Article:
• That 75% of the people who volunteer to be the designated driver do so to make sure they arrive home safely
  • That 85% who ride with a designated driver do so for safety reasons
  • Another reason for designating a driver was to avoid a DUI charge

Who Is Most at Risk for Drunk Driving Fatalities?

Drunk driving takes the lives of young drivers more than any other age group:

  • Drivers between the ages of 21 to 24 – 30%
  • Drivers between the ages of 25 to 34 – 29%
  • Drivers between the ages of 35 to 44 – 24%

Always preparing ahead for a designated driver shows more than good character; you’re looking out for yourself, your friends, and others on the road. Being the designated driver shows just as much good character. But what happens when your designated driver plans fail? There are other options, and you should know about these options should this ever occur.

Designated Driving

Other Options When Designated Driving Plans Fail

If everyone in your group wants to party and drink, and no one wants to be a designated driver, there are other ways to designate a driver, such as:

  • Calling a parent or other sober adult
  • Calling a taxi
  • Using public transportation
  • Chartering a limo or party bus
  • Arranging a ride through Uber or Lyft – their apps are free, and they’re great alternatives to a cab – they can get to you quicker, and you don’t need to call up a company for a taxi, just open your app, and with the tap of a finger and a debit/credit card on hand, you have a safe ride home
  • Staying overnight if at a friends house and waiting until the morning when you’re sober and are able to be your own designated driver
  • If you need your car in the morning, to go to work, run errands etc., don’t justify it – there are services on the rise that will come to you with two sober drivers, 1 to drive you and your car home and the other to drive the second vehicle – SafeRideAmerica, IDriveYourCar, and BeMyDD are just a few options you can check out – but always make sure to plan this ahead of time

Designate Your Driver Ahead of Time

Don’t wait until you’ve already started drinking to designate a driver. By then, your thinking is impaired, and you probably won’t realize you need one.

Designated drivers are on the rise. However, according to MADD, a person is injured in a drunk driving crash every two minutes. Also, on the average, 2 in 3 people will be involved in a drunk driving accident during their lifetime. To repeat, 2 in 3 people will be injured in a drunk driving accident – whether they’re the at-fault driver or not. This prediction is staggering. We all must make very precaution we can and learn not to be so complacent about our driving habits. Even one drink could impair your driving – especially if you’re on medication that enhances alcohol’s effect on the brain. Buzzed driving is drunk driving.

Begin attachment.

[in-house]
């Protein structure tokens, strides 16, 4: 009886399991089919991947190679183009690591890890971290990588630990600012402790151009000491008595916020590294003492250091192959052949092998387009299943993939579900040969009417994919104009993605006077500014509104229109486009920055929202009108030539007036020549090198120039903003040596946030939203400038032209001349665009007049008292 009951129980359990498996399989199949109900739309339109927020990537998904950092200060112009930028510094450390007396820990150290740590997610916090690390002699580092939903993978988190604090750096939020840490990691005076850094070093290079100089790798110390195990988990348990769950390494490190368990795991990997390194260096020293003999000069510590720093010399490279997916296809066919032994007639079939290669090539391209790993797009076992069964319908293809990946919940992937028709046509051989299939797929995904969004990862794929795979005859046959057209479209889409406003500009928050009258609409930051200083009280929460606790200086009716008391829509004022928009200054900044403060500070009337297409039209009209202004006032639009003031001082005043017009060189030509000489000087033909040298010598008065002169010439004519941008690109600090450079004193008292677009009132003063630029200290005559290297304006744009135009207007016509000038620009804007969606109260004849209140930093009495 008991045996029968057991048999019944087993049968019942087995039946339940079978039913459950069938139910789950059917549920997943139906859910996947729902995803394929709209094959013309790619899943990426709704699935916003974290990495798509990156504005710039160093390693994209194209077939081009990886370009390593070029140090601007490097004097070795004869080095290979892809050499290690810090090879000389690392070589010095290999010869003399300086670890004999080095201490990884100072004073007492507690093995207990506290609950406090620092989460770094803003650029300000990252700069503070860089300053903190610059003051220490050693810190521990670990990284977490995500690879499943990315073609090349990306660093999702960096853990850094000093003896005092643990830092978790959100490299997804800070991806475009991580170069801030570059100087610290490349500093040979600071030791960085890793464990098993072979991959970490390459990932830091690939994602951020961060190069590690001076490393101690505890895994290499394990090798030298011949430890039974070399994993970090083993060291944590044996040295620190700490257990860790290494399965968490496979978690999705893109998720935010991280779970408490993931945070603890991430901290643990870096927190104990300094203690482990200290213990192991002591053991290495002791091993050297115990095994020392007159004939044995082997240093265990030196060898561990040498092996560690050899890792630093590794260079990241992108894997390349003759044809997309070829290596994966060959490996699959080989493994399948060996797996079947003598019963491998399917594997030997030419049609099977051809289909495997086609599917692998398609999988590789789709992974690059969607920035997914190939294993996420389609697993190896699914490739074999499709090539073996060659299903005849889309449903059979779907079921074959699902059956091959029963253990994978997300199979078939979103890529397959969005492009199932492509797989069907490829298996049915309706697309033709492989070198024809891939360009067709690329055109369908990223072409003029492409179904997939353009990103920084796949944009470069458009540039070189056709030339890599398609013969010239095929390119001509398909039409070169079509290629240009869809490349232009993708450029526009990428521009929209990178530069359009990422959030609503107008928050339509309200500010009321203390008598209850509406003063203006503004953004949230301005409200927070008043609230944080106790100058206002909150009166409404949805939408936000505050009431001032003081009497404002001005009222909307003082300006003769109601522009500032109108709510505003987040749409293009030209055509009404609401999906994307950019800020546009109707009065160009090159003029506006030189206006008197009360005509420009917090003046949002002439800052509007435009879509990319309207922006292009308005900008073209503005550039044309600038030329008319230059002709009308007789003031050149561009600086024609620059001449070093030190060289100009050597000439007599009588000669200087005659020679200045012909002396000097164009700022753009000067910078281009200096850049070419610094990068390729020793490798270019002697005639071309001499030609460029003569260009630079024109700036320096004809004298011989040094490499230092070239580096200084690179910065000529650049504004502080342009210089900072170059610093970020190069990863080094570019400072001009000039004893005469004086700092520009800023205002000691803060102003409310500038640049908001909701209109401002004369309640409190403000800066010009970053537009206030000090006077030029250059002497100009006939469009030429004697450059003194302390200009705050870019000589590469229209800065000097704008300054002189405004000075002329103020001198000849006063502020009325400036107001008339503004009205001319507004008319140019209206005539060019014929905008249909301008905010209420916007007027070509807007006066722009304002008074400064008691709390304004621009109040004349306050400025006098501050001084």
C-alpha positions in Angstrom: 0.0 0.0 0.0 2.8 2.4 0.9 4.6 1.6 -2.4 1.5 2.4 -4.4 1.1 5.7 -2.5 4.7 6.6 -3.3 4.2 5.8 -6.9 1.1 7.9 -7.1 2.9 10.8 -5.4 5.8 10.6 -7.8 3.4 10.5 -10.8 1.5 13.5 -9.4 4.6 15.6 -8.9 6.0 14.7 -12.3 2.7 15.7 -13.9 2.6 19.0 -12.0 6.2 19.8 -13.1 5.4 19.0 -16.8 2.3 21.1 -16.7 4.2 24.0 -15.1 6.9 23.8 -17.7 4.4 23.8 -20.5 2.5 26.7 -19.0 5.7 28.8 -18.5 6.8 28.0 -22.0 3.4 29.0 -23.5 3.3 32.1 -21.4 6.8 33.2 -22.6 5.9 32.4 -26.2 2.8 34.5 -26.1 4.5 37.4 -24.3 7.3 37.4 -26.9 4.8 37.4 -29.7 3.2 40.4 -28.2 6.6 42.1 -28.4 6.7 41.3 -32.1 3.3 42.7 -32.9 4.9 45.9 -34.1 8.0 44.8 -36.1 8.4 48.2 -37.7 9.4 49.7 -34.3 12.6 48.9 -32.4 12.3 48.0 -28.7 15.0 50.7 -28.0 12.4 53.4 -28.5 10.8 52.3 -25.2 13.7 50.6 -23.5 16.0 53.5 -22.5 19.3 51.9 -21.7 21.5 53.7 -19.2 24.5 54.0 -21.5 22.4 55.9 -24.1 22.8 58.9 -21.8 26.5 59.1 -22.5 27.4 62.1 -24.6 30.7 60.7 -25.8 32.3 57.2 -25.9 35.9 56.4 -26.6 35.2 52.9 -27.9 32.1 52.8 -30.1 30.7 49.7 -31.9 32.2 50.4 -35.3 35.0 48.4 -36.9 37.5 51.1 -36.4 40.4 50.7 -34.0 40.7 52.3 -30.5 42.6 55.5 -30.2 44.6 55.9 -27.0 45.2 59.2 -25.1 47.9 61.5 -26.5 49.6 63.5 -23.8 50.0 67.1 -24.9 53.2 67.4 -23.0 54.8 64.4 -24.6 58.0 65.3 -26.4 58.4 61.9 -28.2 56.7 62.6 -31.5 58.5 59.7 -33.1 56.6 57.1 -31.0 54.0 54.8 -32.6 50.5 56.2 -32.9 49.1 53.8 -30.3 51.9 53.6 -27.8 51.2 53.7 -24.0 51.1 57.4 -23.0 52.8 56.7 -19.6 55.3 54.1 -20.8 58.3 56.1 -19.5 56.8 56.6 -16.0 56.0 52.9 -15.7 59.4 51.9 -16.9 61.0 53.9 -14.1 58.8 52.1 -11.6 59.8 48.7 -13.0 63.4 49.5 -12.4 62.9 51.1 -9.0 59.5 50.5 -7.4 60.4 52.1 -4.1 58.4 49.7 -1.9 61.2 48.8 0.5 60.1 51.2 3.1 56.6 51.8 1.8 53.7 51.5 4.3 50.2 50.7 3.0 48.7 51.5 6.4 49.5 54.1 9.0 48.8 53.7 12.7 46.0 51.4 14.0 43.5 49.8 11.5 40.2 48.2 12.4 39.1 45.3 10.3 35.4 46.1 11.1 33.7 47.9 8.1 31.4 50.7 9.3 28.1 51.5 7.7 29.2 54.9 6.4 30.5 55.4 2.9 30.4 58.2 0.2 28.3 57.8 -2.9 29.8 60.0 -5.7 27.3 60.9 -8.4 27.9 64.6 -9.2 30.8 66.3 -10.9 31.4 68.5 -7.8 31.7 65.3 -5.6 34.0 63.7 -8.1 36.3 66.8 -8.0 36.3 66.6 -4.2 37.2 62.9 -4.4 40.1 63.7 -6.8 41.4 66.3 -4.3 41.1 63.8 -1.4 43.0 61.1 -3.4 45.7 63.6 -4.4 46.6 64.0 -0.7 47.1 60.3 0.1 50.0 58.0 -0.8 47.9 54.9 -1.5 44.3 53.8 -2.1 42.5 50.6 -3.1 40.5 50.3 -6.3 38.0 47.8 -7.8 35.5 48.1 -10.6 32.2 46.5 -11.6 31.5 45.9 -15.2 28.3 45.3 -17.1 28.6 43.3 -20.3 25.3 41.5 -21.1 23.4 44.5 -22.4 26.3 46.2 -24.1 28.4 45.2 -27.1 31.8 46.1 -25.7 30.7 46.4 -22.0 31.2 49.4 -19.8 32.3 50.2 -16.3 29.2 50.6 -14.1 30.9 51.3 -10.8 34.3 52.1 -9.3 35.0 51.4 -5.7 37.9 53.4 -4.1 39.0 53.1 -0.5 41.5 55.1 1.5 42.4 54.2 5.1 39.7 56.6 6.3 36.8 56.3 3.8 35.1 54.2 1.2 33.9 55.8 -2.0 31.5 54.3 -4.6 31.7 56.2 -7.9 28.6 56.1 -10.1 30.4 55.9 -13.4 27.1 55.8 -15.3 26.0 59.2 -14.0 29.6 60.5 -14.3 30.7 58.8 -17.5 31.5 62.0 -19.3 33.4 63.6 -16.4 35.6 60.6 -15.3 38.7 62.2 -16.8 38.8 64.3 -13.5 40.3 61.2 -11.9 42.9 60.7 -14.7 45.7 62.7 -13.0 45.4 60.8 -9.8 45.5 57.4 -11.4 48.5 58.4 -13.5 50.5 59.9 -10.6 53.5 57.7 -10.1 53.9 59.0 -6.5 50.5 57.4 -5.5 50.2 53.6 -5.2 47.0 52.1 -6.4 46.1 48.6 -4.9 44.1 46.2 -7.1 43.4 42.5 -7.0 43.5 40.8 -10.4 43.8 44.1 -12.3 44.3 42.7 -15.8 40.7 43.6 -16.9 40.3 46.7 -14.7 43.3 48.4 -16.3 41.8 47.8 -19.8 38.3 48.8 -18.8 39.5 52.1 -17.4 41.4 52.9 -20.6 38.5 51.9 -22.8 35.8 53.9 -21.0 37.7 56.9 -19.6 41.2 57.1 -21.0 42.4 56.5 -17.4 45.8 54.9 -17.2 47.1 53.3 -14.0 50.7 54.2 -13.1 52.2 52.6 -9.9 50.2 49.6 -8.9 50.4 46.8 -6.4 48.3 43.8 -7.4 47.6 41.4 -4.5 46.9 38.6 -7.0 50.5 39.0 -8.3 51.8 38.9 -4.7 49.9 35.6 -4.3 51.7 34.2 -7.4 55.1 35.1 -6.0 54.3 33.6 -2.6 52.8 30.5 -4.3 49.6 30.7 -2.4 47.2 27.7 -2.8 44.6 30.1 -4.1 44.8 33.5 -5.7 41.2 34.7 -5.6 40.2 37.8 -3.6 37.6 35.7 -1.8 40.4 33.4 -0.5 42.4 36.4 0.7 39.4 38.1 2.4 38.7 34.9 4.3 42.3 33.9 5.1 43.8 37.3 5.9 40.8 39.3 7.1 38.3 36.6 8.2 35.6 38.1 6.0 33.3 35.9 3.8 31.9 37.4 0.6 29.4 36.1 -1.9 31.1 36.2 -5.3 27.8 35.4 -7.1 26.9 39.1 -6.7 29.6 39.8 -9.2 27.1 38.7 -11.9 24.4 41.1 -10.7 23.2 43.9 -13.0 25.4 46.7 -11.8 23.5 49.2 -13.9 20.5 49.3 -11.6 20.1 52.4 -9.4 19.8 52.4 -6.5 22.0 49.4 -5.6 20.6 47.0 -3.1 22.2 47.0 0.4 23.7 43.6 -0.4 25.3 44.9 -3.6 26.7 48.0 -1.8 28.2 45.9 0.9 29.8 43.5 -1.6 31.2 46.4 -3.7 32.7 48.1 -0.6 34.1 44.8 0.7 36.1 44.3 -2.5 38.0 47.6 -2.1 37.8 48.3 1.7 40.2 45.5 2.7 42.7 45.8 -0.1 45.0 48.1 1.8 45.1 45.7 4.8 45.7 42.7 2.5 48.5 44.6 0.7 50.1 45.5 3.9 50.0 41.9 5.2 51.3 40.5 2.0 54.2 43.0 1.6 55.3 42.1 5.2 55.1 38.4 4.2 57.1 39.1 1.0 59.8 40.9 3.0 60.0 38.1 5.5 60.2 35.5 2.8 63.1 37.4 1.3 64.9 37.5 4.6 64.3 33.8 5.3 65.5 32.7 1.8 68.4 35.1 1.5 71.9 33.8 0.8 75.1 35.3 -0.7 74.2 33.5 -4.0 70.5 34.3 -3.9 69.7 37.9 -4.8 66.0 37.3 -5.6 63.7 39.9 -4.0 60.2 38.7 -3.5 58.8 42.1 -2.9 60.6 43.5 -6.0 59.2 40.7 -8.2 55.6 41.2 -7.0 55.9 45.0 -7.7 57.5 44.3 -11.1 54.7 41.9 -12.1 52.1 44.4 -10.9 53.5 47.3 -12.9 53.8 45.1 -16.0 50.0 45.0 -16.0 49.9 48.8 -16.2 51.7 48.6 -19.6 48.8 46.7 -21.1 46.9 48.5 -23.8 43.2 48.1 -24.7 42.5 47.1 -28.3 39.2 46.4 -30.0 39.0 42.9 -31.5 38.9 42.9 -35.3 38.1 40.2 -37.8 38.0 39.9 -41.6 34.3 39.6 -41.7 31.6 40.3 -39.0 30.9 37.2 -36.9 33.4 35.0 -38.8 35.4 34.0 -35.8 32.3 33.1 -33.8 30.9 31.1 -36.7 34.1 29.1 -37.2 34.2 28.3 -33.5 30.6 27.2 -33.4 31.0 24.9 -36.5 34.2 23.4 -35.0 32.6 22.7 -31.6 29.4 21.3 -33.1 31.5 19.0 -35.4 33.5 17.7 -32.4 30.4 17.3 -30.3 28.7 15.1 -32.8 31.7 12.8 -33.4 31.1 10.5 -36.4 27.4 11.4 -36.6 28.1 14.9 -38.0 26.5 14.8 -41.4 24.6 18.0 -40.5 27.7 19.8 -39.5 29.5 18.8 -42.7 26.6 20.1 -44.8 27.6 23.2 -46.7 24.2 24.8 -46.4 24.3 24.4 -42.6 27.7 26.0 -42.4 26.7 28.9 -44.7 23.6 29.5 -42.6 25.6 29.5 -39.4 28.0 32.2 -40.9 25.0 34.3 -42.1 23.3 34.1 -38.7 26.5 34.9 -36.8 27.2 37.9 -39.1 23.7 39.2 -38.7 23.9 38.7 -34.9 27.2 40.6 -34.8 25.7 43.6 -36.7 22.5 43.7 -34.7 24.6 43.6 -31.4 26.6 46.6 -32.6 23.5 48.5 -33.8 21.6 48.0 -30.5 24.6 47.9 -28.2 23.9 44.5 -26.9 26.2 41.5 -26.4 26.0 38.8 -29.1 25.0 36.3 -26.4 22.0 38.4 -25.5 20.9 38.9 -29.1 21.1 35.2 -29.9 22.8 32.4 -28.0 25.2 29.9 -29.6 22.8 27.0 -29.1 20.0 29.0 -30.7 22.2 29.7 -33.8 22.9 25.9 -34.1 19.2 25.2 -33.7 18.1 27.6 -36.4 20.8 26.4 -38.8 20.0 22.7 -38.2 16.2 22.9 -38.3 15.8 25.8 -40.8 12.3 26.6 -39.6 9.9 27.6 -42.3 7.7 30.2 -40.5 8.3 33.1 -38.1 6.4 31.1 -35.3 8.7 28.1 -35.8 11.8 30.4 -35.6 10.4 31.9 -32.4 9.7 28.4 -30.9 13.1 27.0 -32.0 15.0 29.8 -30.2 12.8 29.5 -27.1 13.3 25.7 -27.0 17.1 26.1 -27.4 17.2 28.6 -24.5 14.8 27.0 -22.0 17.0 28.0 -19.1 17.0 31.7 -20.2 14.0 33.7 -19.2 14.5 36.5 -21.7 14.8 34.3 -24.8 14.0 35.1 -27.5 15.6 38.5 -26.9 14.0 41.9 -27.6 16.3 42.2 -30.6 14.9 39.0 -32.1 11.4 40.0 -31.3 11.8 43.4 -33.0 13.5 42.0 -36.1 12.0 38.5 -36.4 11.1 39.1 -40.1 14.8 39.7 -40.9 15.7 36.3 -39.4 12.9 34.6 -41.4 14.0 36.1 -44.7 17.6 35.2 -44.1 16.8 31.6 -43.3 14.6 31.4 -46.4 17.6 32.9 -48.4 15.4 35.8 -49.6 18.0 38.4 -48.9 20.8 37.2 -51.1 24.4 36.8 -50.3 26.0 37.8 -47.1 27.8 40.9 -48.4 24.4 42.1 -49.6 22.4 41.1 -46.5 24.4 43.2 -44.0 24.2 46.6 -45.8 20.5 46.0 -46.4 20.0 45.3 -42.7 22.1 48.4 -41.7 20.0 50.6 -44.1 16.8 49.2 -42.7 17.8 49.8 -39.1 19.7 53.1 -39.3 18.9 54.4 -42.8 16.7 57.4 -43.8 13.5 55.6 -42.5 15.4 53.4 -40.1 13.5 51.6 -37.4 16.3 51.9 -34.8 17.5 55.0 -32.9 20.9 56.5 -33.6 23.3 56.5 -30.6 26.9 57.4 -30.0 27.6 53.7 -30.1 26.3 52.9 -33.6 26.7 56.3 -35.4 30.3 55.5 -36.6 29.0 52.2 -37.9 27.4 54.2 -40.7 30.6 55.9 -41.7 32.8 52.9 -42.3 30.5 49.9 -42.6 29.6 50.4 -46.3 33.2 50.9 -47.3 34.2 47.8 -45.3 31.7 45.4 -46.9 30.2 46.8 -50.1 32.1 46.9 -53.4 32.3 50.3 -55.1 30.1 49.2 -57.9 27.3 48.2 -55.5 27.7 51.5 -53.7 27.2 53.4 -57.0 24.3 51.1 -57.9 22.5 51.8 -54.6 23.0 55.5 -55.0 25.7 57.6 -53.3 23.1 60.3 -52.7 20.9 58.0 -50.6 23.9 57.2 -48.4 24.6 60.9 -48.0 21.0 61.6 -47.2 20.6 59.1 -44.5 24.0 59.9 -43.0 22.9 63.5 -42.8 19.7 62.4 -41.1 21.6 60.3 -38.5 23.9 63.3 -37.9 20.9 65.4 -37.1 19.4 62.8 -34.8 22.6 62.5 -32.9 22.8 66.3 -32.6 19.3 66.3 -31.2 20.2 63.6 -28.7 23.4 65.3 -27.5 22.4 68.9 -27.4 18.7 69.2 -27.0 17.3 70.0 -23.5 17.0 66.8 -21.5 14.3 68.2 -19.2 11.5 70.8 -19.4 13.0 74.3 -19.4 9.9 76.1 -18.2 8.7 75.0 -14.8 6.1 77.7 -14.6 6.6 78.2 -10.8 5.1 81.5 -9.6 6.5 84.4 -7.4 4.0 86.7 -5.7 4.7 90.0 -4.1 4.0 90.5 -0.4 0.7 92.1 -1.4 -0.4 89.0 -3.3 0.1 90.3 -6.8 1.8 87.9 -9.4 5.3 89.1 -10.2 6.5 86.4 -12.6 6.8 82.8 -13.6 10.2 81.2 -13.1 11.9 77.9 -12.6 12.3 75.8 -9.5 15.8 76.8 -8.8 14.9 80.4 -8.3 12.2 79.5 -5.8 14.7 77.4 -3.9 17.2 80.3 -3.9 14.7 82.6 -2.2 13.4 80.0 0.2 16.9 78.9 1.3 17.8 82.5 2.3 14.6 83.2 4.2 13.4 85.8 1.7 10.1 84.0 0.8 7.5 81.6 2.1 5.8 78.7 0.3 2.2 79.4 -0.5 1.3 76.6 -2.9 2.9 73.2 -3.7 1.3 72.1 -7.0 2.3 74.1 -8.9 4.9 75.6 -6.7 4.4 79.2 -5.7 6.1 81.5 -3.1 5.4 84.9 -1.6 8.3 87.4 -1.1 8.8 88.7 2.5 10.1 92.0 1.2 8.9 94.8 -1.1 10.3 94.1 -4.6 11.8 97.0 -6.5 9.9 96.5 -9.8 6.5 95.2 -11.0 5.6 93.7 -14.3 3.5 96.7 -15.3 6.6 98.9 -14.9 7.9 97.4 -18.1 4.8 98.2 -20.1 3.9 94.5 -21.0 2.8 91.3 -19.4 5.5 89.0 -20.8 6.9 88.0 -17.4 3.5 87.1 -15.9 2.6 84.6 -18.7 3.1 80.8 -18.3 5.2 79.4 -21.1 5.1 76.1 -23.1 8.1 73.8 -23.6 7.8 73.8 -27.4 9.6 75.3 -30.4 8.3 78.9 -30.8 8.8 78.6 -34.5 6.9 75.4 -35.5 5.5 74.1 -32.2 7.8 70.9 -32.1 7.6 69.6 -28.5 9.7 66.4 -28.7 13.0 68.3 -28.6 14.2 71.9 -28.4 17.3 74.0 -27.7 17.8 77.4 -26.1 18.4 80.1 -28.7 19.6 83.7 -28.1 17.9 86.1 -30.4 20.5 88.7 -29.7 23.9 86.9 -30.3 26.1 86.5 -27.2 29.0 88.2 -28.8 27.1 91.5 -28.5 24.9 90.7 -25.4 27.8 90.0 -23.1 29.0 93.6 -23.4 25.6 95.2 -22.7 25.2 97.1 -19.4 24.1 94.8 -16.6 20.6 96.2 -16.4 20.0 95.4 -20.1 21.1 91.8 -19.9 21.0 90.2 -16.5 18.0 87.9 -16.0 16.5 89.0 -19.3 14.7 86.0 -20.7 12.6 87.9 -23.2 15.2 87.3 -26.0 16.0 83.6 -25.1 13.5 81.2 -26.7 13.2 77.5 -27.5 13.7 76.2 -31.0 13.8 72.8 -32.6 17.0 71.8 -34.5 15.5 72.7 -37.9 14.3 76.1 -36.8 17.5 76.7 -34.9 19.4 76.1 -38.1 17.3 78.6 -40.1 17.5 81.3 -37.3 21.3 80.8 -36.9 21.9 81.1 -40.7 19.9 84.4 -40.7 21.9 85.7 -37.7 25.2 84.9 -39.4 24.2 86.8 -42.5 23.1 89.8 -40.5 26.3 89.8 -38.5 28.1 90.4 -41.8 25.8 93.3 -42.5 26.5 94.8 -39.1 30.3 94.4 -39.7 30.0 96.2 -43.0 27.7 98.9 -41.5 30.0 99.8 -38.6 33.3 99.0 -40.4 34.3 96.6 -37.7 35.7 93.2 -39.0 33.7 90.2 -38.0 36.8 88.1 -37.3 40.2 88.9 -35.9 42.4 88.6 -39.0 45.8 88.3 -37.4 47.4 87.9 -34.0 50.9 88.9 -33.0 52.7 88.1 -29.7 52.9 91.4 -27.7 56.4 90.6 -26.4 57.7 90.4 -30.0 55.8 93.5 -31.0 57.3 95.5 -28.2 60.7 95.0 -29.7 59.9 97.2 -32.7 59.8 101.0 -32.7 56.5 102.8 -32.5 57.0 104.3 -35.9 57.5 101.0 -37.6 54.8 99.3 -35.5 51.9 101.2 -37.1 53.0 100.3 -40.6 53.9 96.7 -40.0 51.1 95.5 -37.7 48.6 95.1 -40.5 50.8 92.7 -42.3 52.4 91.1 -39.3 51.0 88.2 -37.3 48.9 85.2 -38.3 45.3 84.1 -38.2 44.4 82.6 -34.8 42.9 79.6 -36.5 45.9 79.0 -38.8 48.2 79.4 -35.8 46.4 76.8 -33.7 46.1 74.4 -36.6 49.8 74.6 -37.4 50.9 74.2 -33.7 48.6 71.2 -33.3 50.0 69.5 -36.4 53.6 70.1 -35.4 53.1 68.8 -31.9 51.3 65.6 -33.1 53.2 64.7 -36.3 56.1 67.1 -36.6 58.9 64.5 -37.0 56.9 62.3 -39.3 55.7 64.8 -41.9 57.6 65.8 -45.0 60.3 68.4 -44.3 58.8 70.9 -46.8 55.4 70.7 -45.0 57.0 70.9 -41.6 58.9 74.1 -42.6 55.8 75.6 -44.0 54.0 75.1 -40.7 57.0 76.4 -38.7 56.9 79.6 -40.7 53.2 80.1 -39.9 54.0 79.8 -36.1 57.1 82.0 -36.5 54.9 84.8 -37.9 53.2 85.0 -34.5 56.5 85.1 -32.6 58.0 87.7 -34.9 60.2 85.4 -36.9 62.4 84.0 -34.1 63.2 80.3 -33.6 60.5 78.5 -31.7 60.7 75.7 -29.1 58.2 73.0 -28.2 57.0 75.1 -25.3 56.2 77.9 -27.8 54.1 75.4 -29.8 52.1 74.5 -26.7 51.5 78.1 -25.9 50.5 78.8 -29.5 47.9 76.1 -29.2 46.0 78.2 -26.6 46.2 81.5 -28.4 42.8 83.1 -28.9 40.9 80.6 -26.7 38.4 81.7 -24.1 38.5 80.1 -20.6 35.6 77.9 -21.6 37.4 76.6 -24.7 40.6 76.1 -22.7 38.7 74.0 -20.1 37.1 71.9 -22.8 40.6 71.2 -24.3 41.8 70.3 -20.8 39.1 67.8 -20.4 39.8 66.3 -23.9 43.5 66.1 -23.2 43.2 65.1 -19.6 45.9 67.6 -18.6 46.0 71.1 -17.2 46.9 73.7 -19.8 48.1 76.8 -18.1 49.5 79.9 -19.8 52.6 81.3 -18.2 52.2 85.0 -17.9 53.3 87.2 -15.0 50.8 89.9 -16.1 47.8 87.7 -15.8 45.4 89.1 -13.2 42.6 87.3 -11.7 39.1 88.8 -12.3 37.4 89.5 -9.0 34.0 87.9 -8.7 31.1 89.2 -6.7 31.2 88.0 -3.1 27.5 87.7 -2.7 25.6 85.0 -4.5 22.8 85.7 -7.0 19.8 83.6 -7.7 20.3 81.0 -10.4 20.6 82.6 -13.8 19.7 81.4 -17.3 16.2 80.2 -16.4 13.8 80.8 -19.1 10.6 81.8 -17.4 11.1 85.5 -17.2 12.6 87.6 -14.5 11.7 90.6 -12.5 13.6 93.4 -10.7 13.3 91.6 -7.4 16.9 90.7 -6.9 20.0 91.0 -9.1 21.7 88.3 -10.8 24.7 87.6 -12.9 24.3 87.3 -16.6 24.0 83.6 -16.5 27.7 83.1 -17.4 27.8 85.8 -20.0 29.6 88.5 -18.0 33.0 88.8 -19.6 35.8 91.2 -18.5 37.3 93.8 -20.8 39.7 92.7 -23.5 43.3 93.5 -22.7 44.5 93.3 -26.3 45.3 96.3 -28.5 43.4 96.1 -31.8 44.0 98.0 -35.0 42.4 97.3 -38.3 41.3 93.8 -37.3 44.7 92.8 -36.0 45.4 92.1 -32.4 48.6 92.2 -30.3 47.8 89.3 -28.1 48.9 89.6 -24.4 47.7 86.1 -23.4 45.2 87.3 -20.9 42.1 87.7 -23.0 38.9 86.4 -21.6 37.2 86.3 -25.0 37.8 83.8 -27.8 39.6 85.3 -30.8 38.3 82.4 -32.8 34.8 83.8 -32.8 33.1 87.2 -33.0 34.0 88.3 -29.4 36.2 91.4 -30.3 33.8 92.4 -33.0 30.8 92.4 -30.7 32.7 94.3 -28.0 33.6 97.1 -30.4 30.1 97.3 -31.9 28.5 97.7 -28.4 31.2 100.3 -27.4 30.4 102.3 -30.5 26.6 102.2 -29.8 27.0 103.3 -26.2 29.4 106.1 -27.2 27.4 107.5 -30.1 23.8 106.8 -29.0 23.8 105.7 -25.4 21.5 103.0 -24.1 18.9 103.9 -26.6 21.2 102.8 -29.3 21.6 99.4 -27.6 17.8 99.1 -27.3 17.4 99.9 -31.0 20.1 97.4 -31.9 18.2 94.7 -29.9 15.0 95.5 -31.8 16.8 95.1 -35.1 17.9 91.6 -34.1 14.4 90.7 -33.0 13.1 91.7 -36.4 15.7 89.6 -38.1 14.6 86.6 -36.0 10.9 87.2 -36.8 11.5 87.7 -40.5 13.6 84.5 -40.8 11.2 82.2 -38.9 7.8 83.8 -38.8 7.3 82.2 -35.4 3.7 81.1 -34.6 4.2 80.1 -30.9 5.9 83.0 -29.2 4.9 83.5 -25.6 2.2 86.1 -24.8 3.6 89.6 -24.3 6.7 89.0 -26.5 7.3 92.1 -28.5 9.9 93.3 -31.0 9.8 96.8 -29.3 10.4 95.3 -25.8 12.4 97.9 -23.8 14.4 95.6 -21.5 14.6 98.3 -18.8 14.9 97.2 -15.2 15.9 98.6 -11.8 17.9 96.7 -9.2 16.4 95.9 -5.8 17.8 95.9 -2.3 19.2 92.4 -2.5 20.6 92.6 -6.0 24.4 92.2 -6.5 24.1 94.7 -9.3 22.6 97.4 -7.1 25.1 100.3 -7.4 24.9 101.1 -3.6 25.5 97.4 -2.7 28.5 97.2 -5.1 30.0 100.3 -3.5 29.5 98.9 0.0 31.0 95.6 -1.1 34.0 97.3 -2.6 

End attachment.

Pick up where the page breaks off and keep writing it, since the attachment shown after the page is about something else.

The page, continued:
Be safe. Always designate a driver ahead of time. Your safety isn’t always in your hands, but in this case, it is. Never drink and drive, and never get in the car with someone you even suspect has had a drink or taken drugs. And know that there are ALWAYS available options for you (and your friends) to get home safe and sound.

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If I Return to Work Making Less Money, Am I Still Entitled to Workers’ Compensation Benefits?
by cjleclaire
 Pyrros Serres
Aug 25, 2016 | 1049 views | 0 0 comments | 43 43 recommendations | email to a friend | print | permalink

New York City | Queens | Brooklyn | Bronx Workers’ Compensation Lawyers

So you’ve been hurt at work and you can’t perform your old job. What happens if you go back to work at a different position, making less money than you were before your injury? Are you still entitled to seek workers’ compensation benefits for what you have lost? The answer is yes!

Under the New York workers’ compensation laws, an injured worker can make what is known as a “reduced earnings award.” In fact, you can be compensated up to 2/3 of the difference between the statutory maximum and what you are making after your injury.

The key factor in being able to successfully file a reduced earnings award? You must be under the treatment of a doctor. You must see a doctor on a regular (monthly) basis, and the doctor must document that you have a medical condition and that condition is causing you to earn less than before the accident.

If I Go Back to Work Making Less, Can I Still Collect Workers’ Compensation Benefits

Experienced NYC | Brooklyn | Bronx | Queens Workers’ Compensation Attorneys

At Pyrros & Serres LLP, we handle all matters related to workers’ compensation and Social Security disability claims for people in Queens, Brooklyn, the Bronx and across the greater New York City metropolitan area. Because of our reputation for effective advocacy, many of our new clients come to us as referrals from clients and other lawyers.

To learn more about the full scope of our practice, see our practice area overview page.

Pyrros & Serres LLP

Queens | NYC | Brooklyn | Bronx Workers’ Compensation Attorneys